ALL-NEW ATOM #2: The only one of the "Brave New World" launches that has worked at all for me, becomes more compelling in its second round. I'm finding a great deal of affection of our new hero and his supporting cast (whom I HATED in the BNW special), and I like how the approach is from scientific curiosity, rather than super-heroics. Our first week sales took a mighty hit on this issue, though -- dropping to like 60% of #1, which is a really bad long-term sign. Still, *I* liked it: GOOD.
OUTSIDERS #39: I really wonder if Winick knows why the team is like this, one year later, or if he's just making it up as he goes along. Very EH.
INVINCIBLE #34: Reading this, followed within seconds by MARVEL TEAM-UP #23 made me realize something: Robert Kirkman is a really really good fan-fic writer. He clearly has a lot of love and affection for the Marvel tropes and characters, and, as long as he's having to twist them to, you know, be far enough away so he can't be sued, he rocks. But, put him on the ACTUAL characters, and it all turns wet and limp. That's also why MARVEL ZOMBIES was entertaining -- it is official fan-fic. That's what it looks like to me, at least. INVINCIBLE: a very high OK; MARVEL TEAM-UP: AWFUL.
AGENTS OF ATLAS #1: I, for one, would have preferred a period piece. This first issue suffers from a lot of need-to-recap from a 25 (is that right?) year old story, and the contortions to bring it into the modern MU. EH.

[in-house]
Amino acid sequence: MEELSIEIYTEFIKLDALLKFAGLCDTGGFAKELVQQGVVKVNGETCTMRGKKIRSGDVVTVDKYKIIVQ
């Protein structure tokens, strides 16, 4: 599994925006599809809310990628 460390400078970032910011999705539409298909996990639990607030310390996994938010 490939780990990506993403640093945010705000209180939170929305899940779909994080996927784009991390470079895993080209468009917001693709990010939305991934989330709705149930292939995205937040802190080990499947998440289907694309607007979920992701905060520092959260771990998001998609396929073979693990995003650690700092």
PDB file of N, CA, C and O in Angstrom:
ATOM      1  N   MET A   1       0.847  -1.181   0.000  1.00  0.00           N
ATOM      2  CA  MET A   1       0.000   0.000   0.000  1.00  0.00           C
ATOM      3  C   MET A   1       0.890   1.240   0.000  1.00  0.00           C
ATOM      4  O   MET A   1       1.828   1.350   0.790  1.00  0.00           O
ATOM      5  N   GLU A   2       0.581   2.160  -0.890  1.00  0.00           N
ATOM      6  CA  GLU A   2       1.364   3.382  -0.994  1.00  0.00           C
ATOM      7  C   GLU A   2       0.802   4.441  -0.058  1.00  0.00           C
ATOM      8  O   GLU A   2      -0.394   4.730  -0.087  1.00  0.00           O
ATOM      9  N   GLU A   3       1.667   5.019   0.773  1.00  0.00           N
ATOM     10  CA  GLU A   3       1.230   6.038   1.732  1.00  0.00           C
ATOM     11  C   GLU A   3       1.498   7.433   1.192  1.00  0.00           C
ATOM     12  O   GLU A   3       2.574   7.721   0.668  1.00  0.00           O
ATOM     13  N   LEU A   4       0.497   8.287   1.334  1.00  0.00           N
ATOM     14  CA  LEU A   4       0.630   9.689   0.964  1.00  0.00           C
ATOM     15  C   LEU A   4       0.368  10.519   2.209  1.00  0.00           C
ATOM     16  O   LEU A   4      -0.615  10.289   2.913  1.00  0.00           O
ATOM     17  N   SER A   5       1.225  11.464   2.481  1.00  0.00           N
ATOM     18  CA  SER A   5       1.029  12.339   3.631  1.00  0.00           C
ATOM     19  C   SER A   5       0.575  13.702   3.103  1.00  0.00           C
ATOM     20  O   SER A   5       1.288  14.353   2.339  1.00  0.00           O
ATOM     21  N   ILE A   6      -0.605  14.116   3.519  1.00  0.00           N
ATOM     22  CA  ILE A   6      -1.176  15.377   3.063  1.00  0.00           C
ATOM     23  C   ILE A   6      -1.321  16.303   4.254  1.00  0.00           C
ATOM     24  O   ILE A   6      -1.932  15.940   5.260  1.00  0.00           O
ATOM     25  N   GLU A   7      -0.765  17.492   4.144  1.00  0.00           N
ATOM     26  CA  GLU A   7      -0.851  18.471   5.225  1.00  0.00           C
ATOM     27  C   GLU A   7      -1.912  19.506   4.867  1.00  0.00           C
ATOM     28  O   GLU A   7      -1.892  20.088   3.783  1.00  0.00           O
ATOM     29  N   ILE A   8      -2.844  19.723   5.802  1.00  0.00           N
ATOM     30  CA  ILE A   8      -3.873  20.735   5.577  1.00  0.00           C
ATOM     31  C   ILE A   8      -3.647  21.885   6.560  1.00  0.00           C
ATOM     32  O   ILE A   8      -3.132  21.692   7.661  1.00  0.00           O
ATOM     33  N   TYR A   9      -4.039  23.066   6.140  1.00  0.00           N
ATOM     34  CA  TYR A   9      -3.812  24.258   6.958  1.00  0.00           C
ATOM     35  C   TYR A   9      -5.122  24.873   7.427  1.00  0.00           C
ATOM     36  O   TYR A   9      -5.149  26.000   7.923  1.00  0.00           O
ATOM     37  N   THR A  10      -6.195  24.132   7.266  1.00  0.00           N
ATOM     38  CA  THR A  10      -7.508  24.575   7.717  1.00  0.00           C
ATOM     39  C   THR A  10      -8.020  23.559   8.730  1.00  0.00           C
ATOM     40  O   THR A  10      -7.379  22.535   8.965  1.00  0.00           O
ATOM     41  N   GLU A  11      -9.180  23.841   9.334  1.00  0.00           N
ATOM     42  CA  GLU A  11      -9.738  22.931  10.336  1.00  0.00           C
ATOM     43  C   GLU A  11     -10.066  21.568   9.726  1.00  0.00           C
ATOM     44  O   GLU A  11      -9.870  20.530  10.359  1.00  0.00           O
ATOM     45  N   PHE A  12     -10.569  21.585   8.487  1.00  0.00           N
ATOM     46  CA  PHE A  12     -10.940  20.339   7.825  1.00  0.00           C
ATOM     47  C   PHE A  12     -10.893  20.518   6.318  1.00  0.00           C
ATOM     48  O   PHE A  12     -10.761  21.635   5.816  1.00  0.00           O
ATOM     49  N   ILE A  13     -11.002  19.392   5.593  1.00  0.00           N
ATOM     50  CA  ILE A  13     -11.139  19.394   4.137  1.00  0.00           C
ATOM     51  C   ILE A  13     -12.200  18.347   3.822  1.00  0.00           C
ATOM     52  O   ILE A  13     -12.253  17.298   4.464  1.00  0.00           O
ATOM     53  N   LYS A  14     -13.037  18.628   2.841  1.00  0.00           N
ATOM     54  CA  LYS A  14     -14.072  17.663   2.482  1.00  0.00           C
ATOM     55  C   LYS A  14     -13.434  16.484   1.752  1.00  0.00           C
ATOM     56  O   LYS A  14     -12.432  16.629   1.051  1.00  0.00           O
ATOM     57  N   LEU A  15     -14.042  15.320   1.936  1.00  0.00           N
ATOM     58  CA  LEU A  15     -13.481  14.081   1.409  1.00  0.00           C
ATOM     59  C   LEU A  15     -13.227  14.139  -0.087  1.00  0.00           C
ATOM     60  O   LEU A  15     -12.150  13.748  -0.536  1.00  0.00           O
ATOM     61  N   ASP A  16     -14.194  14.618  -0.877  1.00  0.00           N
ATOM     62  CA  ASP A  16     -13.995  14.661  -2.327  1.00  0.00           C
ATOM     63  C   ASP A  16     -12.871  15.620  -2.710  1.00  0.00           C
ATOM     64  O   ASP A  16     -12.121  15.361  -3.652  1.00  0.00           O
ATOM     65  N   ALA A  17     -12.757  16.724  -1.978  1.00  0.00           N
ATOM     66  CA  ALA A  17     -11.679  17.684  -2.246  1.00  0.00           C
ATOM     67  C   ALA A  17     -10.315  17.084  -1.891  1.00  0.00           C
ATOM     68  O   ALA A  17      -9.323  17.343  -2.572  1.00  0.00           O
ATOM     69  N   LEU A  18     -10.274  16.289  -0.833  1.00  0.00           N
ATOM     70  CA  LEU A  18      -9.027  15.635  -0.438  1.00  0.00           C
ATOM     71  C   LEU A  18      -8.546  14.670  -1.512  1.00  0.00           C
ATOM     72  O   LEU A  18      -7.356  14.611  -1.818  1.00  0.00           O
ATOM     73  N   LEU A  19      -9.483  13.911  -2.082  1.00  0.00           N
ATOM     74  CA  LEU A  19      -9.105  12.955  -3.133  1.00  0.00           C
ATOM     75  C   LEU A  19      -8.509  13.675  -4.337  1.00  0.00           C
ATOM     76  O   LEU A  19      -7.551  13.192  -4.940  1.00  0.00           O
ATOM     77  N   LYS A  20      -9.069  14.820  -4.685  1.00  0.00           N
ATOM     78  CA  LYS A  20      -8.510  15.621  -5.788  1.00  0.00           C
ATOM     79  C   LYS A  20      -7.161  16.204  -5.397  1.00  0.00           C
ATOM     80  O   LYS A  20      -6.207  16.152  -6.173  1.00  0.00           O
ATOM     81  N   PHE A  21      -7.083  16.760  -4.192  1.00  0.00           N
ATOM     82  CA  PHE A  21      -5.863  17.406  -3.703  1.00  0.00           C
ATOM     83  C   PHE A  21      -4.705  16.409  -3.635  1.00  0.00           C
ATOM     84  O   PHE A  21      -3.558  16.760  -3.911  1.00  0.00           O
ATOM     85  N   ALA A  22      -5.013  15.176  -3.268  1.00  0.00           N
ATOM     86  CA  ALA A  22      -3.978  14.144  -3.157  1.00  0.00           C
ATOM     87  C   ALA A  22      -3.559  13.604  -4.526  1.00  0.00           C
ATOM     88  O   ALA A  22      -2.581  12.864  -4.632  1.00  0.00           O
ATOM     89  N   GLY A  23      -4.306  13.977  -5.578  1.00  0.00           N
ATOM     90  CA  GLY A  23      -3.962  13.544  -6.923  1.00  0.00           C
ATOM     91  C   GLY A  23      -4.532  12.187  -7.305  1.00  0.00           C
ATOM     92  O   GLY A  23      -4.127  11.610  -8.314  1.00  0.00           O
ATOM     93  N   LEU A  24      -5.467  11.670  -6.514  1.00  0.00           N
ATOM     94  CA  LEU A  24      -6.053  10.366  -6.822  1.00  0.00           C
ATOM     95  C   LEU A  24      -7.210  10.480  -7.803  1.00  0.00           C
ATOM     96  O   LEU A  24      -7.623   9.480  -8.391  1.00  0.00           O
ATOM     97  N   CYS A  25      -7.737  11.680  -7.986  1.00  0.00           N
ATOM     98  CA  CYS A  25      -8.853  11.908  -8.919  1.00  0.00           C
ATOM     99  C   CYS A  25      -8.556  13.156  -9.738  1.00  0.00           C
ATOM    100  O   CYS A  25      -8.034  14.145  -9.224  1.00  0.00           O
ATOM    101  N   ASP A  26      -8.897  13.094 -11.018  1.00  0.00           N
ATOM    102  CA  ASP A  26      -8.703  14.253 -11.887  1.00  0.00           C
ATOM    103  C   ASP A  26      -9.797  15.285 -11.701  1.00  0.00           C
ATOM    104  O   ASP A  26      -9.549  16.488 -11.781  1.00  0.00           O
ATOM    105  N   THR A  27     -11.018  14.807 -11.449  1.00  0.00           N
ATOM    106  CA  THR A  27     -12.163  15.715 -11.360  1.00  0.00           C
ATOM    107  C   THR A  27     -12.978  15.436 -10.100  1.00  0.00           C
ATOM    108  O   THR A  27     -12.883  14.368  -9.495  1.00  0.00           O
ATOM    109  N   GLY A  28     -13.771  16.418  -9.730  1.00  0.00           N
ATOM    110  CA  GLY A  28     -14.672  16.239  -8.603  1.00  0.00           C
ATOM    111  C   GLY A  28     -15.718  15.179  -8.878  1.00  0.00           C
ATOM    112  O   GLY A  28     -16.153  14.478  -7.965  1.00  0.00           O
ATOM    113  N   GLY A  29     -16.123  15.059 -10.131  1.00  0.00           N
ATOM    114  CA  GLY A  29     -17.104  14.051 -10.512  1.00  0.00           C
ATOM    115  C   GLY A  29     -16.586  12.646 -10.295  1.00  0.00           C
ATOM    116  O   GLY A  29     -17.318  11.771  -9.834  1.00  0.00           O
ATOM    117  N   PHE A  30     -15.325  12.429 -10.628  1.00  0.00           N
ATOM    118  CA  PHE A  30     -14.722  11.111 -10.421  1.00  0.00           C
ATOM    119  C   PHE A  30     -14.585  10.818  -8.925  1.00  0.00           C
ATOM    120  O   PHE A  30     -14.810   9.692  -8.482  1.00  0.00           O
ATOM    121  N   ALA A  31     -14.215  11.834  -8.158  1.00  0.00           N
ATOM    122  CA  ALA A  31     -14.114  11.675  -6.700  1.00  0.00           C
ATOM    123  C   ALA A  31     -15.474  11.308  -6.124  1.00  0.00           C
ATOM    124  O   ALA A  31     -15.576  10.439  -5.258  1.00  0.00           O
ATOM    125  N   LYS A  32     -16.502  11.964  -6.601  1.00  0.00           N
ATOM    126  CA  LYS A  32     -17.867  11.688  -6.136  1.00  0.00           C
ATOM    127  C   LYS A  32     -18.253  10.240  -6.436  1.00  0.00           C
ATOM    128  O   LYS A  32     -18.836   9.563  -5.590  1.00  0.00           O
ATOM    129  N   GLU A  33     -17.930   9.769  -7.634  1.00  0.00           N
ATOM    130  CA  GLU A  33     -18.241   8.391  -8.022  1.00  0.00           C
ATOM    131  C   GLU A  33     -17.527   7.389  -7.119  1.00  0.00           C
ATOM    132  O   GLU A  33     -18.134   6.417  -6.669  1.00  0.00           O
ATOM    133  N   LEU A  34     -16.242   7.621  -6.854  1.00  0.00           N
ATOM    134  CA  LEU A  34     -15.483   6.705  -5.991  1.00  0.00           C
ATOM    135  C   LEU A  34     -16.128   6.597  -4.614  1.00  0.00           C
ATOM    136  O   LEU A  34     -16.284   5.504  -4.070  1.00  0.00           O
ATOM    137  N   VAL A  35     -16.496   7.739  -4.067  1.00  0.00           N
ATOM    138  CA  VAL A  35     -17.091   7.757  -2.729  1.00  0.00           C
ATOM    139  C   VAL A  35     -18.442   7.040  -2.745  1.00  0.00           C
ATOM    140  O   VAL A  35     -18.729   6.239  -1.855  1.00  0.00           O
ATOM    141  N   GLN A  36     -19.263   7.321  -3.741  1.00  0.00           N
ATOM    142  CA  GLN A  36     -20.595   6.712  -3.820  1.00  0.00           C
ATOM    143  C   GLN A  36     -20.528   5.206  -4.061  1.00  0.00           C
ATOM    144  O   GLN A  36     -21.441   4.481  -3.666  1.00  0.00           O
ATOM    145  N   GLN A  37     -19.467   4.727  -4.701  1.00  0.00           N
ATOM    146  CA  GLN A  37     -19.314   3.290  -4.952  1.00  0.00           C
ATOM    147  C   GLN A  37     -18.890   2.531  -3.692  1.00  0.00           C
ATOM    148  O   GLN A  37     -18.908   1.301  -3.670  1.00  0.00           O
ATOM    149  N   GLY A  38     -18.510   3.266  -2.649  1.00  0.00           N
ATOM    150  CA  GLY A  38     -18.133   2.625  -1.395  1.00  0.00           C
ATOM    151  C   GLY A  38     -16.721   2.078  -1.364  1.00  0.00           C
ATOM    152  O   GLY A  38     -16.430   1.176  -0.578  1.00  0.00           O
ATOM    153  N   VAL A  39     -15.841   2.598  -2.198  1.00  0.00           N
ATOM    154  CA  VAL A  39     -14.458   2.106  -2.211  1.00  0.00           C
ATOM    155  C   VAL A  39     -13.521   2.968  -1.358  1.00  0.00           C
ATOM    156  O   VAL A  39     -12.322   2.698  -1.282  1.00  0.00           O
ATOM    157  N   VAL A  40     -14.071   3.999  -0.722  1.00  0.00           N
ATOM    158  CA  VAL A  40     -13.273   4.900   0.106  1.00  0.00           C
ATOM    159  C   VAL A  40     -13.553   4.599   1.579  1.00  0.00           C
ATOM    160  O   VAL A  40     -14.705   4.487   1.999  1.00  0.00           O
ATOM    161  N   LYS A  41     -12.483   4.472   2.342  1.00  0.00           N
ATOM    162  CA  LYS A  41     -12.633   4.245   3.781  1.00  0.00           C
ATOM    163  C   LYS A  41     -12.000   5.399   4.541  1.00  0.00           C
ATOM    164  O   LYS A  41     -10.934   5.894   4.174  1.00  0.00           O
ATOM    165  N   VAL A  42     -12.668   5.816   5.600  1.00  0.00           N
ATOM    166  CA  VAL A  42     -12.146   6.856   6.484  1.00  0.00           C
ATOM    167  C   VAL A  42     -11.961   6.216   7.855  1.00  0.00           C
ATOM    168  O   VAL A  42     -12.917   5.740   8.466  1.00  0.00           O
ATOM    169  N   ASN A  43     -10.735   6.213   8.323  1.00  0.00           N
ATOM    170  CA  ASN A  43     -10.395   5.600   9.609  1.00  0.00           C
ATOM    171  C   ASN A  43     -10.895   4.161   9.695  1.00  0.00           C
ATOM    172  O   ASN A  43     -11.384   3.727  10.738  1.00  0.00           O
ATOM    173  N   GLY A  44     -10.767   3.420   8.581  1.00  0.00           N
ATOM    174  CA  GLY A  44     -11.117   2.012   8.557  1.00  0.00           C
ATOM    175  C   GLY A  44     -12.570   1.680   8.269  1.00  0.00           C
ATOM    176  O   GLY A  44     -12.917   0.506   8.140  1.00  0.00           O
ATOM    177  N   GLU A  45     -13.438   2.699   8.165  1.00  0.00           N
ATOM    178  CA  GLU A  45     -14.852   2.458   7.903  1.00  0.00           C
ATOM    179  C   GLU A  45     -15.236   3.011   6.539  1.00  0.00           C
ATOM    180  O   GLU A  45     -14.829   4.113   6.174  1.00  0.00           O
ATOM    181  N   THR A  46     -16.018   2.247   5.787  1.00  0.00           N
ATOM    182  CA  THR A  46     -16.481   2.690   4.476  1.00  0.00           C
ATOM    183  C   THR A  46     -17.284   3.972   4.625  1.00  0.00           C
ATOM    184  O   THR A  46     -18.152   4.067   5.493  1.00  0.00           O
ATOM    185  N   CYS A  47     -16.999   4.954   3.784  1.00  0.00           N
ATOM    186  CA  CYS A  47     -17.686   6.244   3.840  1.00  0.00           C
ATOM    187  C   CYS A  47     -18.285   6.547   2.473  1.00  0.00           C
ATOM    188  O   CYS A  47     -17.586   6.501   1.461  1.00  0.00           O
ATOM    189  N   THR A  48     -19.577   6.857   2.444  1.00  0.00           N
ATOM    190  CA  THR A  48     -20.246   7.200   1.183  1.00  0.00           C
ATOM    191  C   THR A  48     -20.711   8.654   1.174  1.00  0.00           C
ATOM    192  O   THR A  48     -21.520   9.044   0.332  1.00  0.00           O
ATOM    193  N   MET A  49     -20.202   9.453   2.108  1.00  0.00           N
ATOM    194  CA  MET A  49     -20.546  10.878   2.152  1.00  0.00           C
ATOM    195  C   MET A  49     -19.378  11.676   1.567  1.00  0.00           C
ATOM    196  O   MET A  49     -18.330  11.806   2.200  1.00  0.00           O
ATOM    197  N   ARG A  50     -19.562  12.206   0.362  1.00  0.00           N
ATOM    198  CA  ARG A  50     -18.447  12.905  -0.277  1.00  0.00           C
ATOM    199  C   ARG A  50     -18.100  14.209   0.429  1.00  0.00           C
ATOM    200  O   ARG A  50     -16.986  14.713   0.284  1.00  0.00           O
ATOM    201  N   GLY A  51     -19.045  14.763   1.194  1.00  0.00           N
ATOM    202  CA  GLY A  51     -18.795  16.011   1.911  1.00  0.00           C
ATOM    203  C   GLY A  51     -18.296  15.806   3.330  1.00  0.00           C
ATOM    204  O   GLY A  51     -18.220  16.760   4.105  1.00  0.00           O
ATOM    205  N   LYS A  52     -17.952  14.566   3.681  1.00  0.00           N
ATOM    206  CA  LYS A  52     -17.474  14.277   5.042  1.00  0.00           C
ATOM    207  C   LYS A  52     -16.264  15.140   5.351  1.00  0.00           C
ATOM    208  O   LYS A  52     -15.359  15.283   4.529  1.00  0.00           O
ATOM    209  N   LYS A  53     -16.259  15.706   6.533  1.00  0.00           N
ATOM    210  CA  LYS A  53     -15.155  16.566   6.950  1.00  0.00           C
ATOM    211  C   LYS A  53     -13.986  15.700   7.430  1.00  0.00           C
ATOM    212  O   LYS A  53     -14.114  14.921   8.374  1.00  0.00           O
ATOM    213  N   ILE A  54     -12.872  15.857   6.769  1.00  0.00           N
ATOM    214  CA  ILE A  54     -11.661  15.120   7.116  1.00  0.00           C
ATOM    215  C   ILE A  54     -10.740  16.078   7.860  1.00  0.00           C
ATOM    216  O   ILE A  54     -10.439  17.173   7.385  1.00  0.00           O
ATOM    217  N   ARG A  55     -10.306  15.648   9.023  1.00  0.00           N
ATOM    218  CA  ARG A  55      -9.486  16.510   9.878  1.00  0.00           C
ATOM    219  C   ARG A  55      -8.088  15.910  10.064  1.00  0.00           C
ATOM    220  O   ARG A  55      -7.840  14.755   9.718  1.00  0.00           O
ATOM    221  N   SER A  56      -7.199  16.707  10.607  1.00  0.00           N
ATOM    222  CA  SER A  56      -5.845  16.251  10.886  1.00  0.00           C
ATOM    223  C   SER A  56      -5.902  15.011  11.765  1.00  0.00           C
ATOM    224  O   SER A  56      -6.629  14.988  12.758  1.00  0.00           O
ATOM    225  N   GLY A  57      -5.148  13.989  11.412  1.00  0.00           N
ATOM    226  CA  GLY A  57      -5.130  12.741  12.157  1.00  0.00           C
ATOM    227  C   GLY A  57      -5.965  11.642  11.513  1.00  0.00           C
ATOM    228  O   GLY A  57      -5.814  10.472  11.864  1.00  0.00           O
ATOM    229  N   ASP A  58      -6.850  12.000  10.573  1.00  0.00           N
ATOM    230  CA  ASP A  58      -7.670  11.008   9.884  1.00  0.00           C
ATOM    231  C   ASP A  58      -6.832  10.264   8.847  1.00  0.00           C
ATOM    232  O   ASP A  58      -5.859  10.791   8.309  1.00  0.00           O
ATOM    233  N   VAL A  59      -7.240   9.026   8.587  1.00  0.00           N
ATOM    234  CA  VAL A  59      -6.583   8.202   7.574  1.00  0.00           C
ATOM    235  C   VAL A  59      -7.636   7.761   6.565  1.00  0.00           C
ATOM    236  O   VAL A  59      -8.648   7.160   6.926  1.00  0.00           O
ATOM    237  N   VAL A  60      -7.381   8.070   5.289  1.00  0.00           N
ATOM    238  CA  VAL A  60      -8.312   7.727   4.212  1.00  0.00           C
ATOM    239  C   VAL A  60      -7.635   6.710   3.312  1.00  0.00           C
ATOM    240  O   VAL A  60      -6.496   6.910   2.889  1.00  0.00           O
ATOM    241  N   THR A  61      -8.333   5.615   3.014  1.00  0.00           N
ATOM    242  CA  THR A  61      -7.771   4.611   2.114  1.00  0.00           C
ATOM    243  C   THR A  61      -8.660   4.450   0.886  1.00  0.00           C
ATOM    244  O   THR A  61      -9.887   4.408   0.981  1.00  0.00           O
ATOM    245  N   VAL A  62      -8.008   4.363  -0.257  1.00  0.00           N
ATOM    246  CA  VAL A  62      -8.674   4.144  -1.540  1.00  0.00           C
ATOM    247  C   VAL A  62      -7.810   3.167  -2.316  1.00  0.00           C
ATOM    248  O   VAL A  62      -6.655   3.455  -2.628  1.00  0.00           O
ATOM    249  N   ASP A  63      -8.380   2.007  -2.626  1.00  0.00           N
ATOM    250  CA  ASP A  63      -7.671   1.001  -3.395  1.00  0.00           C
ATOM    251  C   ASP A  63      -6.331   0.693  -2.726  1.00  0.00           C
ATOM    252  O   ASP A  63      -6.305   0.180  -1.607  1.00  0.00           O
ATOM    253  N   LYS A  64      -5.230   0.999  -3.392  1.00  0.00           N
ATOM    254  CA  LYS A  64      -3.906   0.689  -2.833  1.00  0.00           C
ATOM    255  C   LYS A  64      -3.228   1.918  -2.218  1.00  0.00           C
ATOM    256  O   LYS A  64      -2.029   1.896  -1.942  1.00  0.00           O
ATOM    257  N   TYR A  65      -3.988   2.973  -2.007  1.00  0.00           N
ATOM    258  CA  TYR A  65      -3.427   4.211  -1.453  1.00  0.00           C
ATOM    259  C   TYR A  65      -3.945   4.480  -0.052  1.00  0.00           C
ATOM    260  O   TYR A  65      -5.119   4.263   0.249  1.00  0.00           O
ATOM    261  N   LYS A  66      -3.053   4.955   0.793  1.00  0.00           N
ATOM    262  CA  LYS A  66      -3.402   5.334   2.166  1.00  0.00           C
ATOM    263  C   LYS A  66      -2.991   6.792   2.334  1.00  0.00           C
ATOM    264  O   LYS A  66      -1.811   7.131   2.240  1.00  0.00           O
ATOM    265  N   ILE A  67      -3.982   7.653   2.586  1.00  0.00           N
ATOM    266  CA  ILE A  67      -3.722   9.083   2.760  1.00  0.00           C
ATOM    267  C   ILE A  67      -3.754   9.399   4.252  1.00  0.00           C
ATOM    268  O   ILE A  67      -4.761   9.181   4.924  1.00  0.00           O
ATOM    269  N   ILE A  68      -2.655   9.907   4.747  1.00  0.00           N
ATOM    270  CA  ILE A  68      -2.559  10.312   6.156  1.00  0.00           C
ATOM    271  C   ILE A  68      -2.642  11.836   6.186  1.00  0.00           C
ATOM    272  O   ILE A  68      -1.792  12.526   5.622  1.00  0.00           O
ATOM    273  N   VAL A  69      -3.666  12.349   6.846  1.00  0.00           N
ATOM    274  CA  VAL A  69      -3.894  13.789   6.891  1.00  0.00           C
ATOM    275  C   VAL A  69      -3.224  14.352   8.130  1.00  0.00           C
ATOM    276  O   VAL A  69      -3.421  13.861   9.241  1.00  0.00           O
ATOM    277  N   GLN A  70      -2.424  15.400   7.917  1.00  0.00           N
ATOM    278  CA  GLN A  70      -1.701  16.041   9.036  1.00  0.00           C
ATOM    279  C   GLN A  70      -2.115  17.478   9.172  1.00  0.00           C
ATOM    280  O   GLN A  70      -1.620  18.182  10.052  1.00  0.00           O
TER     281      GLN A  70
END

Bah, truck here already. I'll wrap up at...
So, uh PICK OF THE WEEK, right? Well, the best thing I read this week was published in 1986 -- I've been rereading THE QUESTION, and I have to say, MAN, were those first dozen or so issues really really excellent. It's not just the comic itself, but also the letter columns, with the recommended reading lists, and the heady philosophical debate, and the rotating behind-the-scenes at DC editorial matter (which makes Didio's weekly attempt to be fairly feeble), and, man, the house ads, too -- it's easy to forget just how fertile and experimental DC from like 86 to 88 really was. A lot of horrifically failed experiments, too -- but that was a fine fine period of books, really. Try to dig up THE QUESTION, you'll really dig it (but, absolutely avoid under all circumstances THE QUESTION QUARTERLY... man, what a sour and discordant note that book was). Especially fun are all the early appearances of Lady Shiva.... before, I think, anyone really figured out her character. (plus, her Sensei here really contradicts some of the BoP stuff, I think)
PICK OF THE WEAK: I'll go with THE CREEPER #1, thanks. At least 52 only has 7 days to get better (and I read Week 14 on the bus ride home, and liked it quite a bit)
TP/GN OF THE WEEK: Well, it sure isn't the reprint of BATMAN SON OF THE DEMON -- it is kind of a shame that Morrison is bringing that back into continuity, because it's exactly the worst example of post-DARK KNIGHT Batman story-telling. Swearing, ass-hattery, even Batman deciding it is cool to kill... as long as it is personal. And all the way through, I'm thinking, well, OK, it will probably end up well, as long as Ra's follows through on being Ra's, and pulls the big betrayal at the end. But when given a chance to take control over a weather satellite, Ra's decides that he should, instead, destroy it because that's what he promised Batman. Holy WTF, Batman!
What I will recommend, however, is stupidly expensive at seventy-five bones, but I think the production, design, and extra backmatter of ABSOLUTE KINGDOM COME to be a real joy. Yes, the story is overwrought, and largely becomes what it is condemning, but, man, that's pretty to look at "full size", and this is a great presentation.
If you're poorer than that being acceptable, then go for the LOUCHE & INSALUBRIOUS ESCAPADES OF ART DECCO TP, cuz it's just swank. I will, however, hate them forever, because it is going to end up under "L" in Diamond's system, forever, instead of "A" where it belongs.
What did you think?